Duke announcement big news for area


By Stan Welch

Well, it’s official. Duke Energy will soon begin a major renovation project at the Lee Steam Plant. Government and business leaders gathered Friday morning at the Anderson Convention Center for the formal announcement. Clark Gillespy, Duke Energy South Carolina state president, formally announced the $600+ million project.

The project calls for the retiring and replacement of the two oldest coal fired generators by April of 2015, and the conversion of the third and newer unit to natural gas. The three natural gas fired units will be capable of producing 750 kilowatts of power; and will be much cleaner and greener in terms of the effects on the environment. Coal will no longer be used at the Lee site.

The plan involves the installation of approximately $100 million in pollution control equipment, according to information presented to the Anderson County Council at a recent meeting. The total capital investment in the project is expected to approach $700 million and employ as many as five hundred construction workers.

Anderson County Council Chairman Tommy Dunn opened the festivities by reminding everyone that Anderson County was the birthplace of Duke Power more than a century ago. He also lauded the efforts of the Council and the economic development department, saying that neither will be satisfied until every Andersonian who wants a job has a job.

Gillespy also acknowledged Duke Power’s roots in Anderson County and promised that the relationship would continue for decades to come.

Senator Tim Scott and Congressman Jeff Duncan sent representatives to express their appreciation and support for the project. Senator Billy O’Dell reminded everyone that, aside from this specific project, Duke Energy plays a large role in the area’s economic development efforts, by providing competitive energy rates for incoming businesses.

State House Ways and Means Chairman Brian White said it was a great day and added that Anderson is now both the Electric City and the Electric County. State Representative Anne Thayer told the story of how her parents bought Duke Power stock, the dividends of which helped pay for her education. She said that she and her husband did the same for their three children, adding that the price of the shares had increased by almost six hundred per cent.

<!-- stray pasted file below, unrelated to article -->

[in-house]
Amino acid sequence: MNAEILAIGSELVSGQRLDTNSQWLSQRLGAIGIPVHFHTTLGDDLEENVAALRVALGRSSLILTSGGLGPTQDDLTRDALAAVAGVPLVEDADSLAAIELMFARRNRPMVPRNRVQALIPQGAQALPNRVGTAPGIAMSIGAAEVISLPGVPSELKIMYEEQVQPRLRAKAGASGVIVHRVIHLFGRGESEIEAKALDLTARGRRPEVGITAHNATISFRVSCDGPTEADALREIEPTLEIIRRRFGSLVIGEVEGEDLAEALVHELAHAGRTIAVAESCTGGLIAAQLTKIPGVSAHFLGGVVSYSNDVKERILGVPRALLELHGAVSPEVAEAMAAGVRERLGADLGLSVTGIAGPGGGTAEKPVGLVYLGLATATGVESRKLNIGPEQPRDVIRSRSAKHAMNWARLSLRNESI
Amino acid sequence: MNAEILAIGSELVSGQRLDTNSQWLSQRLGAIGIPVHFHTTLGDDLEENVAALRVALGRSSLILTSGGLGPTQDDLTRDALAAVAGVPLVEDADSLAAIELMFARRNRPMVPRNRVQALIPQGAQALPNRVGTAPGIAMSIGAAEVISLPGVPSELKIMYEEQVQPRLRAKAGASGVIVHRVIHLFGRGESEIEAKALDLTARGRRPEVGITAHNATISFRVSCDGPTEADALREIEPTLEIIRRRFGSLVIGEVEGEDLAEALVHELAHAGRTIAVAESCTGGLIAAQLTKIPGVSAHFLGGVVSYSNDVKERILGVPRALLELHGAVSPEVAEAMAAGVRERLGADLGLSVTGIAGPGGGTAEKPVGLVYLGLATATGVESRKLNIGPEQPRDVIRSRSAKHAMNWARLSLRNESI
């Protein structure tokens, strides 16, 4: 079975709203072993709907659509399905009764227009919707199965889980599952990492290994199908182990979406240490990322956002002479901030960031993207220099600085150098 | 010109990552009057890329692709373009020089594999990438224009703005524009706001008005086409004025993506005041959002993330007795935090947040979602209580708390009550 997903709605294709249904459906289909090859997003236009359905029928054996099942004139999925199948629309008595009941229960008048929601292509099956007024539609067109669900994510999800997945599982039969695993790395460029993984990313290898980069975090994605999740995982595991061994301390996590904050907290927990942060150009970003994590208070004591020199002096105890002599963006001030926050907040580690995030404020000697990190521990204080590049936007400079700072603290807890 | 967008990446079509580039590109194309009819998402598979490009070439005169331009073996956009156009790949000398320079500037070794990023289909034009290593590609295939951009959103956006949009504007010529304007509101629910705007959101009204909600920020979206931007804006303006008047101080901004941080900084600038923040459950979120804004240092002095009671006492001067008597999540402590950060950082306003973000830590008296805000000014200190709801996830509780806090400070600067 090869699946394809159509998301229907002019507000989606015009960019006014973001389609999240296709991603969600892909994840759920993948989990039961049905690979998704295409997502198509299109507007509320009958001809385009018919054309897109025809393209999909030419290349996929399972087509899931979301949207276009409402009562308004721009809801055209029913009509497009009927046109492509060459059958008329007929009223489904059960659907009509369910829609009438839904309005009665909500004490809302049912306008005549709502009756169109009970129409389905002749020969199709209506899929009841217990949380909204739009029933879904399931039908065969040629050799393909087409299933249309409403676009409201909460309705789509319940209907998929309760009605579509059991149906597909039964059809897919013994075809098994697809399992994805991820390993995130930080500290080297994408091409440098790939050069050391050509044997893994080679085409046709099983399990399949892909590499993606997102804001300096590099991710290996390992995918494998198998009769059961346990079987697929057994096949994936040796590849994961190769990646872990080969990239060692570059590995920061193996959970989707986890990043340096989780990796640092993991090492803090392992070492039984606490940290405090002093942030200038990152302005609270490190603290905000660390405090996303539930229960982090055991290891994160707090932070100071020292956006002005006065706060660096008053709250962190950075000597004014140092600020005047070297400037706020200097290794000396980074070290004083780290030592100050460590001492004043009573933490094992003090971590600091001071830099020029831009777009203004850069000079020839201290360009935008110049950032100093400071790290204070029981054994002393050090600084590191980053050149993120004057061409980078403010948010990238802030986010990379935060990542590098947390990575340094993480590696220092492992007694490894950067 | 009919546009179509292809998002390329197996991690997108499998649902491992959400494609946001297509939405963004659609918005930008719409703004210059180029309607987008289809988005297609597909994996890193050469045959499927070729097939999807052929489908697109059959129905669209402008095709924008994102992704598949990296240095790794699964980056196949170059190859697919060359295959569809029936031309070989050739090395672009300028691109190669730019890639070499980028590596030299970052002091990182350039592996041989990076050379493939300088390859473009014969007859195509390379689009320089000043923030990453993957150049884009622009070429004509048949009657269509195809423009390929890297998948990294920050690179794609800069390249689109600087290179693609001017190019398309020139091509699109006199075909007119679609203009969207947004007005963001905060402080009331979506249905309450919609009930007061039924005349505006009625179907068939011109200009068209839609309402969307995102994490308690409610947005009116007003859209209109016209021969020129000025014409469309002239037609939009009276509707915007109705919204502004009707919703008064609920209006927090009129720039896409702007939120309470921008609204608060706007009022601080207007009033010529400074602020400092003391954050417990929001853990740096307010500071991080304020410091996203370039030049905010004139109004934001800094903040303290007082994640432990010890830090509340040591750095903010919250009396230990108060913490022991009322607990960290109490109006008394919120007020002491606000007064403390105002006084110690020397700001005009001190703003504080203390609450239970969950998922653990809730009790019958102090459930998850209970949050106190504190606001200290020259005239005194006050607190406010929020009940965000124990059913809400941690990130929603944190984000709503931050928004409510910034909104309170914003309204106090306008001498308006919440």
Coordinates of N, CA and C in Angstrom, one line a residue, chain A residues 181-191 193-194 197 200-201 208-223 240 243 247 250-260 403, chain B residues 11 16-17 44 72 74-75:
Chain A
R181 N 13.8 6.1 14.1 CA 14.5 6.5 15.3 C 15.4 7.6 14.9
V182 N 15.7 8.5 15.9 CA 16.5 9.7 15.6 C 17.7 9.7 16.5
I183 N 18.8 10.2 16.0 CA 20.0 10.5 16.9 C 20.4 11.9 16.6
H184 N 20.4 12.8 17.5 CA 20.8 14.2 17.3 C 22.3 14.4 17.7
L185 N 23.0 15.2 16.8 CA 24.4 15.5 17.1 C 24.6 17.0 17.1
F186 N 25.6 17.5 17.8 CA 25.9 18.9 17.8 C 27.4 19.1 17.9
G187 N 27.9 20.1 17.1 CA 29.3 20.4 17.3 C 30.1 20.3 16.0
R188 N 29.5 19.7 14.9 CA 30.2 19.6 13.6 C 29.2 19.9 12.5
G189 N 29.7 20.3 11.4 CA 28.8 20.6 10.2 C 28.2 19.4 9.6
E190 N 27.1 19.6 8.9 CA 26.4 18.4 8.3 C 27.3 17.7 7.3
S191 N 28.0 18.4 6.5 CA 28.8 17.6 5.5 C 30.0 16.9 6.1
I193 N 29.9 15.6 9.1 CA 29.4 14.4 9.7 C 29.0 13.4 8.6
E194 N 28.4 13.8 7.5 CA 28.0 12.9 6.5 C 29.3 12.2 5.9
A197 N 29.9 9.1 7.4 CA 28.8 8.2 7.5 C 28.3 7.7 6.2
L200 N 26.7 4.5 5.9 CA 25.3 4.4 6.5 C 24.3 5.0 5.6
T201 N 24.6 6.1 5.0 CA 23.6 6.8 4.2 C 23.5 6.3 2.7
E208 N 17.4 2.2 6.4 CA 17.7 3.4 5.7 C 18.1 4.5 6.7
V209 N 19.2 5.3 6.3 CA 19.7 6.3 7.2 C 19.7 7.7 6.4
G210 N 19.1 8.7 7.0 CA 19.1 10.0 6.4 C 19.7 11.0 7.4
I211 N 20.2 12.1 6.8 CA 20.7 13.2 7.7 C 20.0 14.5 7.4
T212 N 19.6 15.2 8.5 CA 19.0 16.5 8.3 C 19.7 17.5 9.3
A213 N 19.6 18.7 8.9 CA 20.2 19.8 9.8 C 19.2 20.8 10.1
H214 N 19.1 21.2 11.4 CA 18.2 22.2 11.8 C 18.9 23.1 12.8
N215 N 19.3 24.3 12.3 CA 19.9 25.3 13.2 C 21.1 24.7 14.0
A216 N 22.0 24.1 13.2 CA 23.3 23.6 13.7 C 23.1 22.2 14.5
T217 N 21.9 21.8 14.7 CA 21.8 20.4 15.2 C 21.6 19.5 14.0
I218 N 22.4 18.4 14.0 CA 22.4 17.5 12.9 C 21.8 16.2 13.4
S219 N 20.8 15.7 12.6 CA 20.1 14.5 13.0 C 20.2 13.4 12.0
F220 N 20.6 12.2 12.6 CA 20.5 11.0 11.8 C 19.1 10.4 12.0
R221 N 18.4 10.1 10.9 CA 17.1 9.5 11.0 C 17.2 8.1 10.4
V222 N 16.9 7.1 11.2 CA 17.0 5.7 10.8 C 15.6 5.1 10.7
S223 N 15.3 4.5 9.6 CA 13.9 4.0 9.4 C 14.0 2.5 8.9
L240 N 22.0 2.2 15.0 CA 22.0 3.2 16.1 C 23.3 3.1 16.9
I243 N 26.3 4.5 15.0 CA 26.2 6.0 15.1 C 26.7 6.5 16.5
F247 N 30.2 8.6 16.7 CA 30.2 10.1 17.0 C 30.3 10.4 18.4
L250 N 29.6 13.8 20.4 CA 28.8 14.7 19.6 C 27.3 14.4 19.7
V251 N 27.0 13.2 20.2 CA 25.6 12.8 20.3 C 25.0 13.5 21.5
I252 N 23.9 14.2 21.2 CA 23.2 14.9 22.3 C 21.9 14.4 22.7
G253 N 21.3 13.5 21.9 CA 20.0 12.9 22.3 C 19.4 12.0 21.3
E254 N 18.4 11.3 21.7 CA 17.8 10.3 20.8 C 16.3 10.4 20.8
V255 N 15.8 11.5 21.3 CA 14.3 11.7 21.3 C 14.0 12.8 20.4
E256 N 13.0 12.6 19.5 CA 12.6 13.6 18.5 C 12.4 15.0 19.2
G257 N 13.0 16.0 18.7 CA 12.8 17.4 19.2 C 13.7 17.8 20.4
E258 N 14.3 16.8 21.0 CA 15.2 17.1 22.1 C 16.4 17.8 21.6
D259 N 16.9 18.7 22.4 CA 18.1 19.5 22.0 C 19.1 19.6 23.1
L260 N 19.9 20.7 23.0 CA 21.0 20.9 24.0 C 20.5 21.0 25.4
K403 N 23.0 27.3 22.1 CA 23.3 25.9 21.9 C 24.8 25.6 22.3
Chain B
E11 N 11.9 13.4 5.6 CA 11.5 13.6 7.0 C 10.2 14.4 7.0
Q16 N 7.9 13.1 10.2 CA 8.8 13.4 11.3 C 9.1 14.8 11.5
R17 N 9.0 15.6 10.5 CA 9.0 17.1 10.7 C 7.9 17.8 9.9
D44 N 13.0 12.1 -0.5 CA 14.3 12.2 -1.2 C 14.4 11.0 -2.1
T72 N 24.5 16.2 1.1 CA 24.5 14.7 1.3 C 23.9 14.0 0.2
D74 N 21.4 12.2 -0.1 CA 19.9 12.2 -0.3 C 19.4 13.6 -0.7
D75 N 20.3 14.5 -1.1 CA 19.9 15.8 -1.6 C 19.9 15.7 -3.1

Duke Plant 5res

(Photo l-r) Williamston Mayor Mack Durham, County Council Dist. 7 representative Cindy Wilson, Clark Duke Energy South Carolina State President Clark Gillespy, Senator Billy O’Dell, County Council Dist. 6 representative Ken Waters and West Pelzer Councilman Blake Sanders talk about the Duke Energy announcement.

District Seven Councilwoman Cindy Wilson spoke of a new spirit and a renaissance in business in Anderson County, saying that without Duke Power/Energy and its lengthy presence in the county, “We wouldn’t be here today.”

Williamston Mayor Mack Durham woke the crowd up with a long, loud “Whooooo!” worthy of Ric Flair, when he came to the podium. “We’re not used to this kind of news in our part of the county, and I am so excited I can’t stand it. Williamston and Pelzer and West Pelzer are so ready for something like this. This is absolutely a game changer for our area, and we truly appreciate Duke’s investment in our area.”

He also referred to the recent downtown revitalization efforts and the arts center in town as further evidence of major changes coming to the area.